Infrared Reflectography: InGaAs camera VERSUS Digital Camera

This post compares an InGaAs camera – used for Infrared Reflectography (IRR) with a Digital camera modified for Infrared photography (IR). An InGaAs camera is your choice when it comes to imaging underdrawings. Though, the advantages of the InGaAs camera, even if real,  are limited. So, we should be aware of them before we decide to spend a huge sum of money to buy one. This post collect my thoughts and a bit of experiments on this topic.

A digital camera can record light until about 1100 nm while an InGaAs camera until about 1700 nm.  A first issue with the InGaAs camera, other than their cost is their low pixels count. With detectors in the order of 640×520 pixels, they deliver a resolution of 0,3MP. Compare it with the digital camera Nikon D800 that has 36MP. This translates into a lot of time-consuming stitching. That said, let’s see what are the actual advantages in terms of pigments’ transparency in the infrared.

Pigments that are MORE transparent with an InGaAs camera

I posted already a set of Multispectral images of historical pigments here. Pigments become considerably more transparent at longer infrared wavelengths (i.e. using an InGaAs camera). This statement is true for some historical pigments, not for all of them. And in many cases the increase in transmittance is negligible.

Azurite, the affordable blue used in pre-industrial age European art,  is an example of those pigments whose transmittance increases at longer infrared wavelength  Though, the transmittance of the pigment in the modified IR digital camera spectral range is already about 50%

[1, 3].

Increase in transparency using an InGaAs camera it’s shown by red ochre, Prussian blue, asphaltum, burnt umber, Van Dyke brown, titanium white, phtalo green, verdigris and  yellow ochre.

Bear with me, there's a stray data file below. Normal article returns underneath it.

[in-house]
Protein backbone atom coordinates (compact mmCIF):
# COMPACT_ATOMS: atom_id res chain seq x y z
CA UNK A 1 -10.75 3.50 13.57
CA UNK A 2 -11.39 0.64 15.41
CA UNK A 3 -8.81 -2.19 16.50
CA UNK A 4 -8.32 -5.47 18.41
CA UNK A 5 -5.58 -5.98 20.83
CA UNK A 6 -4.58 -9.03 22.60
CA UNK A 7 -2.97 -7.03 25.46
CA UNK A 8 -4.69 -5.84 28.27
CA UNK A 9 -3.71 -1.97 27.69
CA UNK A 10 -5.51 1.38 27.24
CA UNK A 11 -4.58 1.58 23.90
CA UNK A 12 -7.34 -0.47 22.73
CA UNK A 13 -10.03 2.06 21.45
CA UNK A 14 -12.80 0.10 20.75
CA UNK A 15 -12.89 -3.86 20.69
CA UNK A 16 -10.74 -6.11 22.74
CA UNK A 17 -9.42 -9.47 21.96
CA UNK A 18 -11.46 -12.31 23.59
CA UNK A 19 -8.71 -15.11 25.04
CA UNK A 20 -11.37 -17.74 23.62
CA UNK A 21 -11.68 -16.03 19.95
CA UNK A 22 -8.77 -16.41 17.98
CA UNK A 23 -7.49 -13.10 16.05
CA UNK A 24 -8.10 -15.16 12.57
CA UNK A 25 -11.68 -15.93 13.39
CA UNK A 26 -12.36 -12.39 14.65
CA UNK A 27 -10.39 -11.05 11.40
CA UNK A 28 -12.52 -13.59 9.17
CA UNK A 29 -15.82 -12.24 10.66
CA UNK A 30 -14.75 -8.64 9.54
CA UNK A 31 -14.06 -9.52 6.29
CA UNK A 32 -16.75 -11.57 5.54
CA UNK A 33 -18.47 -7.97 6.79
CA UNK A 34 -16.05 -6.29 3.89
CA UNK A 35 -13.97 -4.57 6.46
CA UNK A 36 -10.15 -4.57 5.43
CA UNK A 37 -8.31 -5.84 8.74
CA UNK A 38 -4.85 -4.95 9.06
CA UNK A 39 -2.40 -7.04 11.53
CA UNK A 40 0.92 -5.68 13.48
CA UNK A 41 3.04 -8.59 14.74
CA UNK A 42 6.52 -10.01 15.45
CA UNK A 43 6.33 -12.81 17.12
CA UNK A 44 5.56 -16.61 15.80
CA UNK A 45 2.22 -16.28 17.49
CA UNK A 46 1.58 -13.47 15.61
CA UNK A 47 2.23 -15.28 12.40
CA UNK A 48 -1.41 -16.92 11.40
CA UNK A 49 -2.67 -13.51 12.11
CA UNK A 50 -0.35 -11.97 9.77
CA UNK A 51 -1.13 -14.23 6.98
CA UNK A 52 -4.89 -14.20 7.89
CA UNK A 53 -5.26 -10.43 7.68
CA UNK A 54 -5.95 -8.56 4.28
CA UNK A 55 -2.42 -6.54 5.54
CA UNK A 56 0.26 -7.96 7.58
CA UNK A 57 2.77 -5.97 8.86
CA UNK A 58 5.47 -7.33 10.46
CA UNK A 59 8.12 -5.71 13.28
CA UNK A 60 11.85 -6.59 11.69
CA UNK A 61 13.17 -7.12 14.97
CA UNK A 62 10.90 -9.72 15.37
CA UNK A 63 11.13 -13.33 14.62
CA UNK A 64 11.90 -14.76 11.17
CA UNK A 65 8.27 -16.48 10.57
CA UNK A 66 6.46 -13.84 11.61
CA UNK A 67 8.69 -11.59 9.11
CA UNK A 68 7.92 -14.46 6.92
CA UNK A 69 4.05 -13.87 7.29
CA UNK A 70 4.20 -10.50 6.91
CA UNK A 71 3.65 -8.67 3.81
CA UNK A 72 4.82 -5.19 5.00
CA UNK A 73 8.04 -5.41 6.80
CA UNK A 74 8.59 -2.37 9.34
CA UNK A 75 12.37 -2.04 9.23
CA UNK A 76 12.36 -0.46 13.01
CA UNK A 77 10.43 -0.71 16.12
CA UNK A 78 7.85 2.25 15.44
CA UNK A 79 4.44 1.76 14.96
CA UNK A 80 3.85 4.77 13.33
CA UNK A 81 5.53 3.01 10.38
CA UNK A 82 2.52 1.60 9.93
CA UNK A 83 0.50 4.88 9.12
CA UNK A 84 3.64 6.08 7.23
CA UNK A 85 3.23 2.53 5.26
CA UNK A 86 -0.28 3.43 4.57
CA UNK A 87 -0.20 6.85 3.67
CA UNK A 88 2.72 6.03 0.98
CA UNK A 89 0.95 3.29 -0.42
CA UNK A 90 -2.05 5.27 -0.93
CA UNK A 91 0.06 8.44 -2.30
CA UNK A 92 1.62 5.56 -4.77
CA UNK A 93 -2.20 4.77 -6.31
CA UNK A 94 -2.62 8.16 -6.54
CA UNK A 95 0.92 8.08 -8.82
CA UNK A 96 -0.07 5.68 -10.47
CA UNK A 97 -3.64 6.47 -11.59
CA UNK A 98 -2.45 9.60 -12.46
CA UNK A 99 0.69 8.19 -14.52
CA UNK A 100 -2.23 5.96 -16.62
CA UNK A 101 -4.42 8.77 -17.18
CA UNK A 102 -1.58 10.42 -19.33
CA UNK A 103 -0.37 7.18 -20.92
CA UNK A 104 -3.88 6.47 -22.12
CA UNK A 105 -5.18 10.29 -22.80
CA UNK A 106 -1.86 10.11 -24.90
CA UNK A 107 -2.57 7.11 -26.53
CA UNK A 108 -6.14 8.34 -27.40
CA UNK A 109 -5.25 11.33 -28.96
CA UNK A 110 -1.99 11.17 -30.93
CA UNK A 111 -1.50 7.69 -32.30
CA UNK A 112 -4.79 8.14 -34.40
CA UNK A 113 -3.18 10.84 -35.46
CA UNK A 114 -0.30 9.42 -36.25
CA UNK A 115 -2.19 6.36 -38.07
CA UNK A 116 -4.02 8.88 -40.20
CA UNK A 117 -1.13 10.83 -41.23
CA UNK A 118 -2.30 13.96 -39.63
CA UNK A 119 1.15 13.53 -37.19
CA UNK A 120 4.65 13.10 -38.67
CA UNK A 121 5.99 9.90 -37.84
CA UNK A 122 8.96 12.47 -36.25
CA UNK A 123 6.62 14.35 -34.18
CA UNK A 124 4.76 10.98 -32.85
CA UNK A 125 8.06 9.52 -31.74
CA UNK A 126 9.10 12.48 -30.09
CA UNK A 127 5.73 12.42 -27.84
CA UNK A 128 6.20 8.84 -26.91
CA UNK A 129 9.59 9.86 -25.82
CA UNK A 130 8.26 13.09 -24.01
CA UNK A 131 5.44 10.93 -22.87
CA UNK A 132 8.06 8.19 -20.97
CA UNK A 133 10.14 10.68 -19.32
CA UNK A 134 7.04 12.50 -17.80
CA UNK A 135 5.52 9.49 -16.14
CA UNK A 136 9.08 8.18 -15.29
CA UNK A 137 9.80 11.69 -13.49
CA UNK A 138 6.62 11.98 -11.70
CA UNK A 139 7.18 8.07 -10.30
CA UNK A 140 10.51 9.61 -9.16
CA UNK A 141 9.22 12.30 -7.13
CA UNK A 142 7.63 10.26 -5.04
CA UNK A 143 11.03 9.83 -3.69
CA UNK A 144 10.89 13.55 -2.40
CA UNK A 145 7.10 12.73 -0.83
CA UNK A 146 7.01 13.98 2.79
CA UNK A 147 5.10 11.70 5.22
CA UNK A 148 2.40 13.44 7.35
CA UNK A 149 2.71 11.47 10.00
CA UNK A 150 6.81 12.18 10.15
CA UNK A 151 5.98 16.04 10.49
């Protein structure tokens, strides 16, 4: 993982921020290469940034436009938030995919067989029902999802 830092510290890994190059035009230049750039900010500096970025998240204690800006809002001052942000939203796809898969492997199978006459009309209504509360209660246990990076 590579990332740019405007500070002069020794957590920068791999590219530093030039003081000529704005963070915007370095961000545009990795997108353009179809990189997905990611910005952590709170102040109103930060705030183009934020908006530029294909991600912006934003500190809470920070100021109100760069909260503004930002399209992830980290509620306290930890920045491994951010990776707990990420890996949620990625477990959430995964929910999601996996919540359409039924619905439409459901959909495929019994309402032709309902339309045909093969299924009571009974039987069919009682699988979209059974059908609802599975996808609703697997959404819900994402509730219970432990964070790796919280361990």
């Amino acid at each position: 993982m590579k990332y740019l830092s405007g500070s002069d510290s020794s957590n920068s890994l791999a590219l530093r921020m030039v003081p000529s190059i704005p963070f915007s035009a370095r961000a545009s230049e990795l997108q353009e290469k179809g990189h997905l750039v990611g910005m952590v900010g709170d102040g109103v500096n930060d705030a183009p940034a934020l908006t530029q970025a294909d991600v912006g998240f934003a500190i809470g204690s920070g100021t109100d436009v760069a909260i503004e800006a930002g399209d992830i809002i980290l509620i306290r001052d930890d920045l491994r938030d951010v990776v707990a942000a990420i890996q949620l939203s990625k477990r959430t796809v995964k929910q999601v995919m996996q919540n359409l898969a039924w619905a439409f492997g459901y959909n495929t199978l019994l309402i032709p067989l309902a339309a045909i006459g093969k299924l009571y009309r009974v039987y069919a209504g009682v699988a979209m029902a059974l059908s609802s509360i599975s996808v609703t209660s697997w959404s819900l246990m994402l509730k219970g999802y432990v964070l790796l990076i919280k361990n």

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Transmittance curve for Azurite [1]. Transmittance is already at about 50% in the range of a modified digital camera. The InGaAs camera provides another 50% transmittance increase but at a much higher cost and much lower pixel count.


Azurite seen through a digital IR modified camera (IR) and an InGaAs camera (IRR). The latter increases transparency of the pigment (a vertical underdrawing line becomes visible).

Prussian blue

Prussian blue seen through a digital IR modified camera (IR) and an InGaAs camera (IRR). The latter increases transparency of the pigment (underdrawing crossed lines become visible).

Pigments that have the SAME transmittance in both IR modified Digital cameras and InGaAs cameras

Vermilion is among the most used red historical pigments. It is common in oil and tempera paintings. The InGaAs camera does not increase its transparency, at all [1].

The same can be said for red lead, cadmium red, indigo, phtalo blue, Egyptian blue, ultramarine, cobalt violet, ivory black, vine black, gesso, lead white, zinc white, green earth, malachite, cadmium green, viridian, chrome green, cobalt yellow, realgar, orpiment, Naples yellow, massicot, lead tin yellow and cadmium yellow.


Transmittance curve for Vermilion [1]. Transmittance is at about 70% in the range of a modified digital camera and does not increase with the InGaAs camera.


Vermilion seen through a digital IR modified camera (IR) and an InGaAs camera (IRR). The transparency is the same (a faint vertical and horizontal underdrawing line become visible in both IR and IRR).

Pigments that are LESS  transparent with the InGaAs camera

Cobalt blue was loved by Vincent van Gogh who said to his brother Teo, ‘Cobalt blue is a divine colour and there is nothing so beautiful for putting atmosphere around things…”. Even if it seems counter intuitive, cobalt blue, cobalt green and smalt, are less transparent in the far infrared (InGaAs) than in the closest infrared (Digital camera) [2]. So, bottom line, a digital camera can better see through them!

cobalt blue

Transmittance curve for Cobalt blue [2]. Transmittance is higher in the range of a modified digital camera than in the InGaAs range.

cobalt blue multispectral imaging

Cobalt blue seen though a digital IR modified camera (IR) and an InGaAs camera (IRR). The transparency is less in the InGaAs image.


Bottom line, the two techniques are complementary.


[1] M. Gargano, N. Ludwig, G. Poldi  “A new methodology for comparing IR reflectographic systems” Infrared Physics & Technology 49 (2007) 249–253.

[2] Lawrence Berkeley National Laboratory Pigment Database

[3] J. R. J. van Asperen de Boer “Reflectography of Paintings Using an Infrared Vidicon Television System” Studies in Conservation, Vol. 14, No. 3 (Aug., 1969), pp. 96-118.

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